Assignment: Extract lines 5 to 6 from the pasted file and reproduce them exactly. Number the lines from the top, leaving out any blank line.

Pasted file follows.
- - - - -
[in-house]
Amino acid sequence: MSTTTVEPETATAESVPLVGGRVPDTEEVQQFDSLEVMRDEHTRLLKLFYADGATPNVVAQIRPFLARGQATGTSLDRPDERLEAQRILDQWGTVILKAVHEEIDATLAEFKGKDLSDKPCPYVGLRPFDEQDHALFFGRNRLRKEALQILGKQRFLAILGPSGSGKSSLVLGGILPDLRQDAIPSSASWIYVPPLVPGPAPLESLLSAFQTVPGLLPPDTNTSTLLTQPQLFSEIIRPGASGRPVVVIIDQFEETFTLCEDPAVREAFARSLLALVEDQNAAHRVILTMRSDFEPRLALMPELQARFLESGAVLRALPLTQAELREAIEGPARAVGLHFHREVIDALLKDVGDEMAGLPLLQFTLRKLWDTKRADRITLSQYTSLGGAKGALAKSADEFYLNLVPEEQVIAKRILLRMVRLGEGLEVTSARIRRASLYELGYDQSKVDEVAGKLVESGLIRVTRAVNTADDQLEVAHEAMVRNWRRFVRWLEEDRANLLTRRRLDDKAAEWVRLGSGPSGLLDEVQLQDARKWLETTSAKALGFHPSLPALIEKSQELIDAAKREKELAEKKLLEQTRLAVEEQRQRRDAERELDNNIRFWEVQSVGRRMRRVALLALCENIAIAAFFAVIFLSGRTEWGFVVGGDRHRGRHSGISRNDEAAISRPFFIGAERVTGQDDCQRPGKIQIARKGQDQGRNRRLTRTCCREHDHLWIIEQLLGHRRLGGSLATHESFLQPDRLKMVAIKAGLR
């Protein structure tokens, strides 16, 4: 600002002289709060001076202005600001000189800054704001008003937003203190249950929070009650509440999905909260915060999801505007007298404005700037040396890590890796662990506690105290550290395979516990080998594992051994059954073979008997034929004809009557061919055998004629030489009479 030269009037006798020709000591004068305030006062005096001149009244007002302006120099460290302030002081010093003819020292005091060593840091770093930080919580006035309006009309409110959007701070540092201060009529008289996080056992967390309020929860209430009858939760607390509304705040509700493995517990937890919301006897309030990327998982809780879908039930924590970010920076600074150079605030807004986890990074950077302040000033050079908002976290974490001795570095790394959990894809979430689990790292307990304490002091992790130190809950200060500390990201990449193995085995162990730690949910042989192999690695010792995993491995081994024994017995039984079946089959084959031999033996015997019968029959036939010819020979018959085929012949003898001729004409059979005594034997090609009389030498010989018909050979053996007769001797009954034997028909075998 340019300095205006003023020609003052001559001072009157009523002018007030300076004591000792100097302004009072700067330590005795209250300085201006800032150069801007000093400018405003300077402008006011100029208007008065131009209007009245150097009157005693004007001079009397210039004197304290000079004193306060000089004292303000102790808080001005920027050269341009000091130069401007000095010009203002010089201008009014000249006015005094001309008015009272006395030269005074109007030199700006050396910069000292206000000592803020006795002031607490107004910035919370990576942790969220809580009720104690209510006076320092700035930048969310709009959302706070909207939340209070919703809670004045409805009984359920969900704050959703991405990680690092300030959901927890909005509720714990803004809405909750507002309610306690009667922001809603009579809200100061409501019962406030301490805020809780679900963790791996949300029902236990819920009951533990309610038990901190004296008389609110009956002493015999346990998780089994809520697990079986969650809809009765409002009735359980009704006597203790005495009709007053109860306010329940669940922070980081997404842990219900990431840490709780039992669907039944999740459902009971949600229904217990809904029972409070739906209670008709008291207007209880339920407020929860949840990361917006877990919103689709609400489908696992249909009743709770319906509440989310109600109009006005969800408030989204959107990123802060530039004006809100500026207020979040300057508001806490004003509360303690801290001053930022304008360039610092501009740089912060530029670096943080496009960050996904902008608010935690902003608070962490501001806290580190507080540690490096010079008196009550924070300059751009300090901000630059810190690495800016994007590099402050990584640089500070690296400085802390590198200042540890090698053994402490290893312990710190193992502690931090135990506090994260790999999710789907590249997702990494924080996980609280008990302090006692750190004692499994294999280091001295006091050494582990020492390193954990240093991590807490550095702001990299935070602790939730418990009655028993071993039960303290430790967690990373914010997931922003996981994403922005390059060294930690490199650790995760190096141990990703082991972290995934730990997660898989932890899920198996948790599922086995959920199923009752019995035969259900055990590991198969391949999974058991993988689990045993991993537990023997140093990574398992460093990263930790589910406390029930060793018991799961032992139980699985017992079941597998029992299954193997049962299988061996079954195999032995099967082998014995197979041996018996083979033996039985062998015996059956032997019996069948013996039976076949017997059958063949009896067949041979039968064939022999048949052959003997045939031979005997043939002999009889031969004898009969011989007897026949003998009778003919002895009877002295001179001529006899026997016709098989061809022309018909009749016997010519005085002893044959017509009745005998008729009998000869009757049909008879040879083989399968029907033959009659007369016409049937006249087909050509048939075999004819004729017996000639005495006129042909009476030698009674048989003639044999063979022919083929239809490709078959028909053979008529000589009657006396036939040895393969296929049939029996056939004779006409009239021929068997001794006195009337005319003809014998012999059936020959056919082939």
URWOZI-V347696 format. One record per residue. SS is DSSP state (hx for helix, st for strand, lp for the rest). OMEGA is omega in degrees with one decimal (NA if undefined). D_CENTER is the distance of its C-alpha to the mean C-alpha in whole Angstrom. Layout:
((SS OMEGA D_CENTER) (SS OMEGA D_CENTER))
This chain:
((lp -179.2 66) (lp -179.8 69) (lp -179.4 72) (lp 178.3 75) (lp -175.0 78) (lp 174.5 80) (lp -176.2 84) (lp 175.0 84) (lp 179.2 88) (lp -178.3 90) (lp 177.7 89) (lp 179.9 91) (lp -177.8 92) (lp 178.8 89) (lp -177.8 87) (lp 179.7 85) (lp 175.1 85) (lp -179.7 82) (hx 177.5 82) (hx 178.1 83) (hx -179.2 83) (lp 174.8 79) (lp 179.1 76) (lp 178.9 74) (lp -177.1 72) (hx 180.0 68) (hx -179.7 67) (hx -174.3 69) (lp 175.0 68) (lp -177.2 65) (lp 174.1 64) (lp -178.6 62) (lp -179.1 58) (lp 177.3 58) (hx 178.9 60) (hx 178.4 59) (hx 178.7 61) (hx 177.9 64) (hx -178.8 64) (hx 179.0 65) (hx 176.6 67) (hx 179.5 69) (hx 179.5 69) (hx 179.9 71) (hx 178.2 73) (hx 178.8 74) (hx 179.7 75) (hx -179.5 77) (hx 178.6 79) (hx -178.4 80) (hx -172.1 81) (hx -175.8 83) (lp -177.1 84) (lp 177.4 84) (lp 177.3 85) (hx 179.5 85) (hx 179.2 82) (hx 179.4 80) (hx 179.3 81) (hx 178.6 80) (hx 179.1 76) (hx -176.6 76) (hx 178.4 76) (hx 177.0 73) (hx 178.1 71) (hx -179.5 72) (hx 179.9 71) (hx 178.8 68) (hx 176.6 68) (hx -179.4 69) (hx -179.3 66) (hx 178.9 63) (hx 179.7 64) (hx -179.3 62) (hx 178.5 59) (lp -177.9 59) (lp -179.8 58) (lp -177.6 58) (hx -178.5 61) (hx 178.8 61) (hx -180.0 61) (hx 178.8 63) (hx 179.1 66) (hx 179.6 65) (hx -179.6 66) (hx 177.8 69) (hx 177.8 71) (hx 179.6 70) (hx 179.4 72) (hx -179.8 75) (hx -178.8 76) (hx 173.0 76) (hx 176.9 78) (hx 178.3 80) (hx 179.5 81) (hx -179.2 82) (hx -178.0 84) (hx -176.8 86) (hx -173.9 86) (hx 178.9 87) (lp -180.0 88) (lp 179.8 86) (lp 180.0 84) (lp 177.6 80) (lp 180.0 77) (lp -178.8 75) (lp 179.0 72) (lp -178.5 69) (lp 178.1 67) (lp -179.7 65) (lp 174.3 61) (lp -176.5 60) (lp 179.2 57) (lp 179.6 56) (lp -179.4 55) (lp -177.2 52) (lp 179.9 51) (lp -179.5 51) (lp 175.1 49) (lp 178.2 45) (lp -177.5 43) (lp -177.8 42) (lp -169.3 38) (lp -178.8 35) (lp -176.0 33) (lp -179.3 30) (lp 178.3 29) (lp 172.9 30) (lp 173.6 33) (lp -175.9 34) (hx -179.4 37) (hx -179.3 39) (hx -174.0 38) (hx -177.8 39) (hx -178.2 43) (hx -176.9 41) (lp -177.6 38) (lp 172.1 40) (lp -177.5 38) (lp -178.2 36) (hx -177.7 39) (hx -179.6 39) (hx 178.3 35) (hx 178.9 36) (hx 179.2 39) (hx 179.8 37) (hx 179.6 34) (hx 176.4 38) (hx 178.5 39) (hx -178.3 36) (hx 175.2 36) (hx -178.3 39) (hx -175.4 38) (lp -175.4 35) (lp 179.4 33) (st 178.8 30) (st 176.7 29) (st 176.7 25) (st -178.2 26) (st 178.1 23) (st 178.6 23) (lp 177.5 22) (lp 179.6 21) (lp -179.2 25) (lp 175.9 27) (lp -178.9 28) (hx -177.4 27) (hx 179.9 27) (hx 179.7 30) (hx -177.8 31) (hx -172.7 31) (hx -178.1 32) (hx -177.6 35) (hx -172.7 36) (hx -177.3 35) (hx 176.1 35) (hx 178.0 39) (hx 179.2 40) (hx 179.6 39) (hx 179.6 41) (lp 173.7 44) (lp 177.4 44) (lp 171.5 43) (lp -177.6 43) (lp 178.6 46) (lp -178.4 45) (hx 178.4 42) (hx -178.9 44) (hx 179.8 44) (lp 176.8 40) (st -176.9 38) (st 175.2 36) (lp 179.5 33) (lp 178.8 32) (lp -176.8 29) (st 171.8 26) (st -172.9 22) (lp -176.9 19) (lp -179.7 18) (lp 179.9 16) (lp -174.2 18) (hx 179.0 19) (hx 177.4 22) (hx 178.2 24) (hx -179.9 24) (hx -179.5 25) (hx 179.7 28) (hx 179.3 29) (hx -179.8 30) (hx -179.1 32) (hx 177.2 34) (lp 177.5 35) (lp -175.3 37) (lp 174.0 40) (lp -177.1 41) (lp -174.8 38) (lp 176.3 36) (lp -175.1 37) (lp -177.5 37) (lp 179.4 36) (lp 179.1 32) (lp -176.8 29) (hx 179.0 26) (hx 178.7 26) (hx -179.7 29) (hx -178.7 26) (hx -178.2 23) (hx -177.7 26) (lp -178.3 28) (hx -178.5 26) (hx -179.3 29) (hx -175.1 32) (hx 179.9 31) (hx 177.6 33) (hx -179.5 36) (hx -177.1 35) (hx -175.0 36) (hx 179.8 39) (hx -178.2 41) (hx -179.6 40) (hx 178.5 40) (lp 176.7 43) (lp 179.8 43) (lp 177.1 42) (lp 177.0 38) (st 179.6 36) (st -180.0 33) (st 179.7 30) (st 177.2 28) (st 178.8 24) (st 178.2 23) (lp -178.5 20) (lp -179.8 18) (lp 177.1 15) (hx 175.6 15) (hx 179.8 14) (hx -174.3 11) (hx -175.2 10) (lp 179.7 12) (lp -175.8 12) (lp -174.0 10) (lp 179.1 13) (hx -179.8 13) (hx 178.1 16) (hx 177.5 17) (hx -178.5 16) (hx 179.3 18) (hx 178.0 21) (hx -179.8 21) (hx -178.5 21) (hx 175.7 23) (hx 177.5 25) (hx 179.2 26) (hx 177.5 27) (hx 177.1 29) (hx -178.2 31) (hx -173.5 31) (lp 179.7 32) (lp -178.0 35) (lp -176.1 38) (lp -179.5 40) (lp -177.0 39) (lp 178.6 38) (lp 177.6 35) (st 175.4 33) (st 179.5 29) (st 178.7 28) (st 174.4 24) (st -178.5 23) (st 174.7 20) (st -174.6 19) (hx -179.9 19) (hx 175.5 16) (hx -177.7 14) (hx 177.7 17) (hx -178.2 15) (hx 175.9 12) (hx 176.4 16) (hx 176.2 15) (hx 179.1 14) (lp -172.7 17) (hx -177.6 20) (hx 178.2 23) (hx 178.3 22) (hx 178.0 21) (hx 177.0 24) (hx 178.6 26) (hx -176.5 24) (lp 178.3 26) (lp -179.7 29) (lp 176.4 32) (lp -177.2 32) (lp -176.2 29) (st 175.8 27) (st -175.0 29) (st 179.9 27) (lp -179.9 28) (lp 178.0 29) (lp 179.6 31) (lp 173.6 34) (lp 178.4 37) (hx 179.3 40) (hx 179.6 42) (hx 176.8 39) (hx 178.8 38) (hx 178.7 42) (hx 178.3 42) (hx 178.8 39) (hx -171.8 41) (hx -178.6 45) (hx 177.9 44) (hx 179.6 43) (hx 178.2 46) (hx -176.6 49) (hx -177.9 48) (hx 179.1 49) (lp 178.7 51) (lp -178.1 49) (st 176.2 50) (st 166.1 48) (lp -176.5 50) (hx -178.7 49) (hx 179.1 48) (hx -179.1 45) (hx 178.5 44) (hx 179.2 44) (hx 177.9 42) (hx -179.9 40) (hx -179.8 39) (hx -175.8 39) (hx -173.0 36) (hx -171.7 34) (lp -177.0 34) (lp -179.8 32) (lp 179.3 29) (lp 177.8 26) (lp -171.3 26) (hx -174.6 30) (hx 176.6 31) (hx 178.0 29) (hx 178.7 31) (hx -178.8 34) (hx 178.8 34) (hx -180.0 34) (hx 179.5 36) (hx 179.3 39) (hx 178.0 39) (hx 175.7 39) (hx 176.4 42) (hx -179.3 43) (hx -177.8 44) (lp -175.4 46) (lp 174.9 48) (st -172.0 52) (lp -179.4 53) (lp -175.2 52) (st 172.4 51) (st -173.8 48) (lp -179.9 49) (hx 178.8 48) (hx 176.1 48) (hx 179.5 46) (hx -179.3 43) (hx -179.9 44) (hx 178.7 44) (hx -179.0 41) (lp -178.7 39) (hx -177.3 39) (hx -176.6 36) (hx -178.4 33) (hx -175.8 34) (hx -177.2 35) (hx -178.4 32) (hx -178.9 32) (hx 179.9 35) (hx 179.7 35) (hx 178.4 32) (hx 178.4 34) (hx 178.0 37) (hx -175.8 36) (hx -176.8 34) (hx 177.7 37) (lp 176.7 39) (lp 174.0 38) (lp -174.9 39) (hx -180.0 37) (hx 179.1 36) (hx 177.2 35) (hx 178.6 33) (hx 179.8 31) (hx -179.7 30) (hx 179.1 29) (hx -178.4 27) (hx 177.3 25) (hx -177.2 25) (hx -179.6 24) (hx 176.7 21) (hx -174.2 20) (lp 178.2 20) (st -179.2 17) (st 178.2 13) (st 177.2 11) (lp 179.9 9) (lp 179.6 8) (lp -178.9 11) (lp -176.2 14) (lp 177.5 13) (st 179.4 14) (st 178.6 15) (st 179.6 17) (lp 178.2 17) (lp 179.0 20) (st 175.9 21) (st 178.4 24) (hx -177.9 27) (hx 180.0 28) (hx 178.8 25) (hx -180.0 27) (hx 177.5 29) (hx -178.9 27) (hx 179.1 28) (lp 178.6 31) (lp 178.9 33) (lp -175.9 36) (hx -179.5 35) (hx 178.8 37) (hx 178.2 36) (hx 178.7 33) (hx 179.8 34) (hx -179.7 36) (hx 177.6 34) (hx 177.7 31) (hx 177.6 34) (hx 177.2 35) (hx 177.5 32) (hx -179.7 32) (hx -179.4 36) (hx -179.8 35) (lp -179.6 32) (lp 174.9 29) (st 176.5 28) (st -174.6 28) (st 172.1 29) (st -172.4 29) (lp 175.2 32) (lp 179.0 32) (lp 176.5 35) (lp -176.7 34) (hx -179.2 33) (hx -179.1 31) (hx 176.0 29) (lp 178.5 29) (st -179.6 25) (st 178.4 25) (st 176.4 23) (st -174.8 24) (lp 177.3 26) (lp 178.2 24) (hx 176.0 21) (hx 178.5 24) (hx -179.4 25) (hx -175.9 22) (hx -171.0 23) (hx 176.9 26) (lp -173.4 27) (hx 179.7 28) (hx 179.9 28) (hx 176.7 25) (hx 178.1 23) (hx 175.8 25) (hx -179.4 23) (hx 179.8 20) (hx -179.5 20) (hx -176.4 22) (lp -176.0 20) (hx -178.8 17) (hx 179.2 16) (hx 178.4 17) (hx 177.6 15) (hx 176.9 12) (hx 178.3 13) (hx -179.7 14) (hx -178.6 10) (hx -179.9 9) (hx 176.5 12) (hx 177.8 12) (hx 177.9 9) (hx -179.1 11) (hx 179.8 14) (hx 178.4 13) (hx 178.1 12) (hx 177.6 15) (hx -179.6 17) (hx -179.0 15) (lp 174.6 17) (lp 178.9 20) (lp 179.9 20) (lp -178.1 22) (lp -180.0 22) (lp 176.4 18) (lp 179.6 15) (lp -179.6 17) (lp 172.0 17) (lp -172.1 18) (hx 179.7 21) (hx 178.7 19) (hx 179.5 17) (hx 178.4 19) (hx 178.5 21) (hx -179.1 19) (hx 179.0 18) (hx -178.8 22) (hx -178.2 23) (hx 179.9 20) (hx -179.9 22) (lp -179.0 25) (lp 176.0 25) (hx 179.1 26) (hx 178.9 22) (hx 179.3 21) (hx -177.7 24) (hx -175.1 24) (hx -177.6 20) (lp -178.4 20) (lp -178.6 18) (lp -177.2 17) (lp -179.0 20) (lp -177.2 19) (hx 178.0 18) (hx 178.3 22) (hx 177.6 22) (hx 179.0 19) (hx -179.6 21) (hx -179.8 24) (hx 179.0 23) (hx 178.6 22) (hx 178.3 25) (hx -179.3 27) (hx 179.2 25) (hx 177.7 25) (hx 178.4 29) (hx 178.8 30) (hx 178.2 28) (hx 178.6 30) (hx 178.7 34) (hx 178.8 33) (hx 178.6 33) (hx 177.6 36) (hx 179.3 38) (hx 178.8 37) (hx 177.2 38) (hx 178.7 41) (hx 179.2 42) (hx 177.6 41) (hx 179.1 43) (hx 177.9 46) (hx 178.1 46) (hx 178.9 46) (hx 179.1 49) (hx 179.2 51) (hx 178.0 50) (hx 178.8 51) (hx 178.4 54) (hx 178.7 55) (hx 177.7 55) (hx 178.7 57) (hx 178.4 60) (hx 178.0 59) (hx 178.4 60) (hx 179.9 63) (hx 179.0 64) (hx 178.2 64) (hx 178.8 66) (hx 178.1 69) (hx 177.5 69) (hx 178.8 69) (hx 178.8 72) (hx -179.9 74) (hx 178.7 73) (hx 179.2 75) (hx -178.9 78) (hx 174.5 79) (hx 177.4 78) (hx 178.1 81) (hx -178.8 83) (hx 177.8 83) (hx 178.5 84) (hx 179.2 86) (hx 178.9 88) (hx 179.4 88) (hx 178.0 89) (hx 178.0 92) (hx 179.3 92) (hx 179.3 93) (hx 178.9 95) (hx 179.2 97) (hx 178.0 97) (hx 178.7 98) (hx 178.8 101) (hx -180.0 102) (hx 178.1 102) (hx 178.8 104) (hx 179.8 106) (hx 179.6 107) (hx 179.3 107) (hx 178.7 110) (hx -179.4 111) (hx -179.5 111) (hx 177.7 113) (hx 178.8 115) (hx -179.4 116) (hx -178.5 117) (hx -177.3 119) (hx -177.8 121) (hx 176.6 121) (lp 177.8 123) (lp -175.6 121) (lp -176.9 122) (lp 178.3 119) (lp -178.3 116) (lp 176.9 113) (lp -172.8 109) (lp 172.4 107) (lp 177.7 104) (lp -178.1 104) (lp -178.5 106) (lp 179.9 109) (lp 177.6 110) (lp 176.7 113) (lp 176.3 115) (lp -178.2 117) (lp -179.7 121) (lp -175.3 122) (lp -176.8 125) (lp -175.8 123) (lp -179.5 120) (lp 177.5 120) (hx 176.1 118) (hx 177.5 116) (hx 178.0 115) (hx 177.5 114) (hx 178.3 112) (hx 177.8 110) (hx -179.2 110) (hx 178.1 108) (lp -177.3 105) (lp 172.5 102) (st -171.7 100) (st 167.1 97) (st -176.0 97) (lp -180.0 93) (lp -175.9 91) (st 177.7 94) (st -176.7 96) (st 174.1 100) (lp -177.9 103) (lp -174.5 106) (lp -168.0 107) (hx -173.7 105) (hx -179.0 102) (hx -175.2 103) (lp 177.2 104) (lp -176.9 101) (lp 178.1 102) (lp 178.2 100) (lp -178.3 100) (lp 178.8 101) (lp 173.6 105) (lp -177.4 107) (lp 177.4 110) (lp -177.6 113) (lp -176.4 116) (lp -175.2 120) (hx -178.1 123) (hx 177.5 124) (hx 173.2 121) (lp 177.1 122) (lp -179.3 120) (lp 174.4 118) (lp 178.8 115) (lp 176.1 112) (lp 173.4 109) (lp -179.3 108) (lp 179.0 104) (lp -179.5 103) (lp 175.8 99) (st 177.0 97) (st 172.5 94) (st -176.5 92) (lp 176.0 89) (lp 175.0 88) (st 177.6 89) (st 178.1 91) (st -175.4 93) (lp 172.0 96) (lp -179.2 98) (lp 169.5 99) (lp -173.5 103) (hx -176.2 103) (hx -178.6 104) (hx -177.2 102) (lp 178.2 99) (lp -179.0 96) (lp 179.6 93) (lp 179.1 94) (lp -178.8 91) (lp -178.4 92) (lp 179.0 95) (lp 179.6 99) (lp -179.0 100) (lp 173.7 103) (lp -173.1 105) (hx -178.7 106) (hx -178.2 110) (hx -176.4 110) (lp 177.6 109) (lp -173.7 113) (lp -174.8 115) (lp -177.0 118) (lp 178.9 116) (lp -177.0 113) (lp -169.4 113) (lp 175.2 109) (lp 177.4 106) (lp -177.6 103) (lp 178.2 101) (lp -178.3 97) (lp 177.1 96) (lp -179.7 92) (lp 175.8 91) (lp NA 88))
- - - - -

((SS OMEGA D_CENTER) (SS OMEGA D_CENTER))
This chain: